Notes are the center of a nerd's life. They're a repository for knowledge and possibly for work. They're a personal library more important to its owner than the Library of Alexandria was to the world.
Notes distill what you believe.
Notes can determine your future projects.
Notes can give you direction when your brain fails you.
Notes are a big deal.
Some people I know have a few dozen large notes, others have tens of thousands of tiny notes. I have around 3000 now of all sizes and kinds.
Every nerdy note taker has their own philosophy and system for taking notes. I won't bore you with mine, but I do want to share a basic principle of note taking that is often ignored in even the nerdiest of circles.
Concentrate on streamlining input, not output.
What takes more time out of your life when it comes to notes, input or output? The vast majority of our note taking time is involved in input: typing or handwriting the notes, taking photos, drawing, saving data and devising where these notes fit in an organizational structure.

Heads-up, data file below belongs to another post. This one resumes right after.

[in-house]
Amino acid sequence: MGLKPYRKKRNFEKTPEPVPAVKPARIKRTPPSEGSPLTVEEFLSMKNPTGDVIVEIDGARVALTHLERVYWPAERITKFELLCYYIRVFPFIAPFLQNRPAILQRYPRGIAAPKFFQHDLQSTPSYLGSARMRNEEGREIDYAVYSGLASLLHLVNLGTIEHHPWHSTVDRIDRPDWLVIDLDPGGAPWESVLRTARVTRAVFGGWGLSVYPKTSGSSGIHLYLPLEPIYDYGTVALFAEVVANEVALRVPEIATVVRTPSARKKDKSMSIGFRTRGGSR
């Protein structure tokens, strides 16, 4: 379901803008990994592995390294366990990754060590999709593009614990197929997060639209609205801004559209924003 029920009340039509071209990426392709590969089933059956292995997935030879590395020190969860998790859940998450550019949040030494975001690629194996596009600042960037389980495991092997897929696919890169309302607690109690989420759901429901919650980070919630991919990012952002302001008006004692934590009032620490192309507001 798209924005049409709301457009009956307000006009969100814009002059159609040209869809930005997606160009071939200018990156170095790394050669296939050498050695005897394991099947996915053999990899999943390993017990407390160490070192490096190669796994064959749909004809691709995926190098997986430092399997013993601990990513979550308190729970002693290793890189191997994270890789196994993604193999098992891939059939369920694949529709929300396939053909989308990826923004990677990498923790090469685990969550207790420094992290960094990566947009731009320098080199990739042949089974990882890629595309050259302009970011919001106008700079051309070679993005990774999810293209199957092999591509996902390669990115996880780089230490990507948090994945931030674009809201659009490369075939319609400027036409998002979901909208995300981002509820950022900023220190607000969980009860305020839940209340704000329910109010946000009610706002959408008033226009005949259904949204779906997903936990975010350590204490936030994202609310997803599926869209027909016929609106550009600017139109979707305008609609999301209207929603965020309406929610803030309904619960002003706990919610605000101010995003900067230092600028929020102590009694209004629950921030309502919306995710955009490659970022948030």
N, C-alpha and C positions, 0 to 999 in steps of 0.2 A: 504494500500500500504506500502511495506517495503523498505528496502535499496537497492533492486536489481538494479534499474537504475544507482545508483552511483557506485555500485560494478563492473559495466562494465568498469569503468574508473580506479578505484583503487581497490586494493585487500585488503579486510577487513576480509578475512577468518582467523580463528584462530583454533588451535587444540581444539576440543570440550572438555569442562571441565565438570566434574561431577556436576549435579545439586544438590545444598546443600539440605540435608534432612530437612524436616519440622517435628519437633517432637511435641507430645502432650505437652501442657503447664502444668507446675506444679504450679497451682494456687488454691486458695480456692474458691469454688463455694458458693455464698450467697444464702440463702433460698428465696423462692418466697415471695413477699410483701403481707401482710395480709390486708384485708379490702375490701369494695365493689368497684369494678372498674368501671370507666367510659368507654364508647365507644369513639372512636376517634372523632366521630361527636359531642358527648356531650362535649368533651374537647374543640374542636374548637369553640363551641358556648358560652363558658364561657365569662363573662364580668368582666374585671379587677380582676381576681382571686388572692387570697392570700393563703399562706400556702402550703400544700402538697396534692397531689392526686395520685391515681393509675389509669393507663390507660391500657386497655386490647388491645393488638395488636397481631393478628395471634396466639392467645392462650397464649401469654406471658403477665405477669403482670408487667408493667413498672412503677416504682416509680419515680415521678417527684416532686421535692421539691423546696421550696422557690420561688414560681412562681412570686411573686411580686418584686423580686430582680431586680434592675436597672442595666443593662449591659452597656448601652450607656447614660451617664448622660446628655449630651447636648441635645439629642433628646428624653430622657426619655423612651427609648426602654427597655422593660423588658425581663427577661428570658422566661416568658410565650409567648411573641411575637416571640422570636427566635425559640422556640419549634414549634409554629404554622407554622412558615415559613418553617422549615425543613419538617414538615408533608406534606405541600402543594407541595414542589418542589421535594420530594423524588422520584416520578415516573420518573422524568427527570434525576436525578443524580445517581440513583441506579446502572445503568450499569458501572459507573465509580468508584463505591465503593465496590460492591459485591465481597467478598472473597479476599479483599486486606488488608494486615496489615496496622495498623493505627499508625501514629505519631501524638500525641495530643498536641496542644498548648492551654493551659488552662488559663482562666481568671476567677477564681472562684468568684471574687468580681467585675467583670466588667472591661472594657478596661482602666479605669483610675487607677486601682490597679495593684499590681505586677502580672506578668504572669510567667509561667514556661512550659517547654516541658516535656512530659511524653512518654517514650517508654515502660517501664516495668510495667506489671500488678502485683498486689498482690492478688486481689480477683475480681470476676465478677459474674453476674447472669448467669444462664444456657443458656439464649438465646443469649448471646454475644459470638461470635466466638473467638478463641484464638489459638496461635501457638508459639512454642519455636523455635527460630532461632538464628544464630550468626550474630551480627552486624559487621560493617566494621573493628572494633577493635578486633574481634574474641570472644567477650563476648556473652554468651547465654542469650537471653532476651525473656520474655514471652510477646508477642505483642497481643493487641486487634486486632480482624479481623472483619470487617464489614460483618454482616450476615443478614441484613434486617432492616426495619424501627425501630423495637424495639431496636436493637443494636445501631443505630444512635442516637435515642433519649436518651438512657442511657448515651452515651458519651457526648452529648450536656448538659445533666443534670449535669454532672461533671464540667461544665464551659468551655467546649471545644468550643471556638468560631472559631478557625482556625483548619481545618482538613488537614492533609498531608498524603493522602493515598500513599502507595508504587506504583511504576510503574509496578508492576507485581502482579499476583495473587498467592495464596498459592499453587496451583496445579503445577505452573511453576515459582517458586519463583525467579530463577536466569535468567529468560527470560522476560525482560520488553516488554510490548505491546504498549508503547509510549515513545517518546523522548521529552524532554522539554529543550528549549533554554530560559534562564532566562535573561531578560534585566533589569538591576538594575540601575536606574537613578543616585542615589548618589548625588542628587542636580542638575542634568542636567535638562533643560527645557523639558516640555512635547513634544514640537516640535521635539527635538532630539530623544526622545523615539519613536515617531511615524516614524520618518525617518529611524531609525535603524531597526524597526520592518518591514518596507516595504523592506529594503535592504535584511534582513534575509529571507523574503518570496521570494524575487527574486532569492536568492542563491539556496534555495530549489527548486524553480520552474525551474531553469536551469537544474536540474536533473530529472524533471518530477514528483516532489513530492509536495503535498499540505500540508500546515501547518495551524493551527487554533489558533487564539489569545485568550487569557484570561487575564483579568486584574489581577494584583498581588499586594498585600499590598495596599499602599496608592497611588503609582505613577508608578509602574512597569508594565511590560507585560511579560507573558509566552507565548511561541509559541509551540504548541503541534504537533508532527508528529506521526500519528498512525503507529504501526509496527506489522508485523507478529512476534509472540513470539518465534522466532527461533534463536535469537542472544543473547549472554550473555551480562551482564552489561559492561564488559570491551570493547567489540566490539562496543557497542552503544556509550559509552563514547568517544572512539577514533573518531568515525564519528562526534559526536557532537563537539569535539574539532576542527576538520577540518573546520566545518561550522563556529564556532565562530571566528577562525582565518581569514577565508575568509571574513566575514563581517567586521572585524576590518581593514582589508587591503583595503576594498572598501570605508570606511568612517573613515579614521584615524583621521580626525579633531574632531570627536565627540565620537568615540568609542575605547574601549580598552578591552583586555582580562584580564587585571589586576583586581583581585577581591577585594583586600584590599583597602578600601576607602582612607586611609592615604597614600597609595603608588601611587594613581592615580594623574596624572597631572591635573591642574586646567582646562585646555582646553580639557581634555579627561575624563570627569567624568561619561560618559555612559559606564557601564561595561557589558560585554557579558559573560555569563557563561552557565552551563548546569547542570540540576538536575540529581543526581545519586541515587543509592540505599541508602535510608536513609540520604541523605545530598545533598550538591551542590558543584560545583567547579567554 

Output, which is retrieving a note through search, folders or tags, takes a much smaller amount of time out of lives.
Both are important, but when I strategize about how to waste less time in my life, I concentrate on the biggest culprit: input.
I bring all this up because my Evernote subscription is up today. Many of my nerdy friends hate Evernote (mostly because it's ugly and unwieldy - especially on mobile devices) and won't renew this year. I have my issues with it as well, but it's the only tool available that concentrates so intensely on streamlining the input of notes. I'm re-upping until some other company, or maybe Evernote, embraces this principle and combines it with good design.